During a sweltering summer vacation on the Aegean coast, the relationship between university professor Isa and his younger, television producer girlfriend, Bahar, brutally implodes. Back in Istanbul that Autumn, Isa rekindles a torrid affair with a previous lover. But, when he learns that Bahar has left the city for a job in the snowy East, he follows her there to win her back. Ceylan's previous feature, UZAK (Distant), won the Grand Prix at the 2003 Cannes Film Festival and his growing reputation as a contemporary master is confirmed by the immensely satisfying CLIMATES. This may be his most personal film to date – in addition to directing and starring alongside his own wife, he also wrote and edited. Taking us to stunning locations across Turkey and using the seasons of the year to reveal the characters' often unstated emotions, this achingly poignant film subtly captures the emotional tremors that ripple through a relationship. Seemingly simple, the film's stunning visuals and unusually expressive sound design reveal a far more complex, thoughtful work lurking beneath the surface. With precise, beautiful compositions, it is a highly subdued, deliberately-paced work that conveys more through silence than the script. In his thoughtful, undemonstrative way, Ceylan is making films as rewarding, and as adult, as any director alive. Unmissable.

The Science of Sleep• Friday 16 February for 2 weeks


(France/Italy 2006) dir. Michel Gondry 106m. Subtitles
Gael García Bernal, Charlotte Gainsbourg, Alain Chabat, Miou-Miou, Pierre Vaneck, Emma De Caunes.

Surreal, magical love story from director of ETERNAL SUNSHINE OF THE SPOTLESS MIND.
Stéphane (Gael García Bernal) has always had trouble separating real life from dreams. After his father dies in Mexico, he moves in with his mother in Paris and takes a dull job in an office populated by bored but colourful characters. He also starts falling for Stéphanie (Charlotte Gainsbourg), the charming young woman who lives across the hall. But they find it hard to connect, especially when she discovers that he fancies her friend Zoe. Maybe Stephane's dreamland holds the answers? Michel Gondry’s boundless imagination turns this simple story of a young artist trying to woo his soulmate into a raucous visual feast with on-set effects, stop-motion animation and general outrageousness as the action flicks between Stephane’s waking life and his dreams. Those who are familiar with Gondry’s music videos will recognise his amazing visual style as the film plays with textures, colours and periods: Stephane's dream world is made mostly of cardboard and cellophane, with hilarious variations on places and situations both real and imagined. Bernal is at his most relaxed and charming, and he and Gainsbourg share a wonderfully scruffy creativity with a zing of chemistry. A kaleidoscopic concoction, it's busy, charming, and packed with heart and soul – and a lot of fun.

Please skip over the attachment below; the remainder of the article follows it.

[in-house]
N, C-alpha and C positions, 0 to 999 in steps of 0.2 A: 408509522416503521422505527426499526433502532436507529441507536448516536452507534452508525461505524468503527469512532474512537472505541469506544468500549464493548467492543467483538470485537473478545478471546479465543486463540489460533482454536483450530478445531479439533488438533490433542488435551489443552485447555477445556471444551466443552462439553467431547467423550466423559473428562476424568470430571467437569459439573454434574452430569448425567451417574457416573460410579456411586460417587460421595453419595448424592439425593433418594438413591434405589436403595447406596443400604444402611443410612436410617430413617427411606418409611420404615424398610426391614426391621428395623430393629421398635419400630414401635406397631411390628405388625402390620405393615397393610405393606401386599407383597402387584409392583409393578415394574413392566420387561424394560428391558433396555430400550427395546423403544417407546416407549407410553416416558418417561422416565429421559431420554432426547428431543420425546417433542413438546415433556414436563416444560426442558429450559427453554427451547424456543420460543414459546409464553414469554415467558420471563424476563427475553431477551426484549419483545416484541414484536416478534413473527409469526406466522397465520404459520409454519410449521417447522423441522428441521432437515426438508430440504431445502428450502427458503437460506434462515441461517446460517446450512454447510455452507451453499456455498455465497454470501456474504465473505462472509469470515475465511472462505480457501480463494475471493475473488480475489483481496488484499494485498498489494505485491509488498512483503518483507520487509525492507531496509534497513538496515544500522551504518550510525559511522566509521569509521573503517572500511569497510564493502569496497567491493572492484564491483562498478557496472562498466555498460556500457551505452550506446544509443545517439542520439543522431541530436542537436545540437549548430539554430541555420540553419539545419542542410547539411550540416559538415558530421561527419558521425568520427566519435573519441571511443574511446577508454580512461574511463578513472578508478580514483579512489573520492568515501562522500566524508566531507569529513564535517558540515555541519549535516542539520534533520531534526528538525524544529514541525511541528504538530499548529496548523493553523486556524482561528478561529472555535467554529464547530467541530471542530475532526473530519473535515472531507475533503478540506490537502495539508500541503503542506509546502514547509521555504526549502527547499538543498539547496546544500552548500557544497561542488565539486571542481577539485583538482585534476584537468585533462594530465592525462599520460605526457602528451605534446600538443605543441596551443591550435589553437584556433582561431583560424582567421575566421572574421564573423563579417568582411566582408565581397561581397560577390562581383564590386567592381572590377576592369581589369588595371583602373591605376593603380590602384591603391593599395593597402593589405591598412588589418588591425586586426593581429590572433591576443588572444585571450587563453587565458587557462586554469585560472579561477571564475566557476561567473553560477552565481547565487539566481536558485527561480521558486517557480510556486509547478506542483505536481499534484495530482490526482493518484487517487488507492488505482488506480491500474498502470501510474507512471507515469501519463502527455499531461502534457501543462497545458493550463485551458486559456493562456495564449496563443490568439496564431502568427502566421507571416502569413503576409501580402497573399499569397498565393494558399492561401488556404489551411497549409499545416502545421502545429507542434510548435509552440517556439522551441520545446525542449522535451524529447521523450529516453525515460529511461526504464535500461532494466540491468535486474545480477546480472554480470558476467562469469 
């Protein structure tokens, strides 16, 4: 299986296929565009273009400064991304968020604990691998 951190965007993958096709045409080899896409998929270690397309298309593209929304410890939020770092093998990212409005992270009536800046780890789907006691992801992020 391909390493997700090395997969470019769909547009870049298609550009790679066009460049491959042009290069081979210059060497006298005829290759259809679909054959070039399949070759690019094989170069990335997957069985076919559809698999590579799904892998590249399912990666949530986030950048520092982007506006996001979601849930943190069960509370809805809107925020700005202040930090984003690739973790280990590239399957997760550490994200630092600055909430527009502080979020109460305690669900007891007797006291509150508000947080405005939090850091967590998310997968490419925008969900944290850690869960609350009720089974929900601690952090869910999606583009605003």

The Illusionist• Friday 2 March for 1 week


(US 2006) dir. Neil Burger 109m.
Edward Norton, Paul Giamatti, Rufus Sewell, Jessica Biel.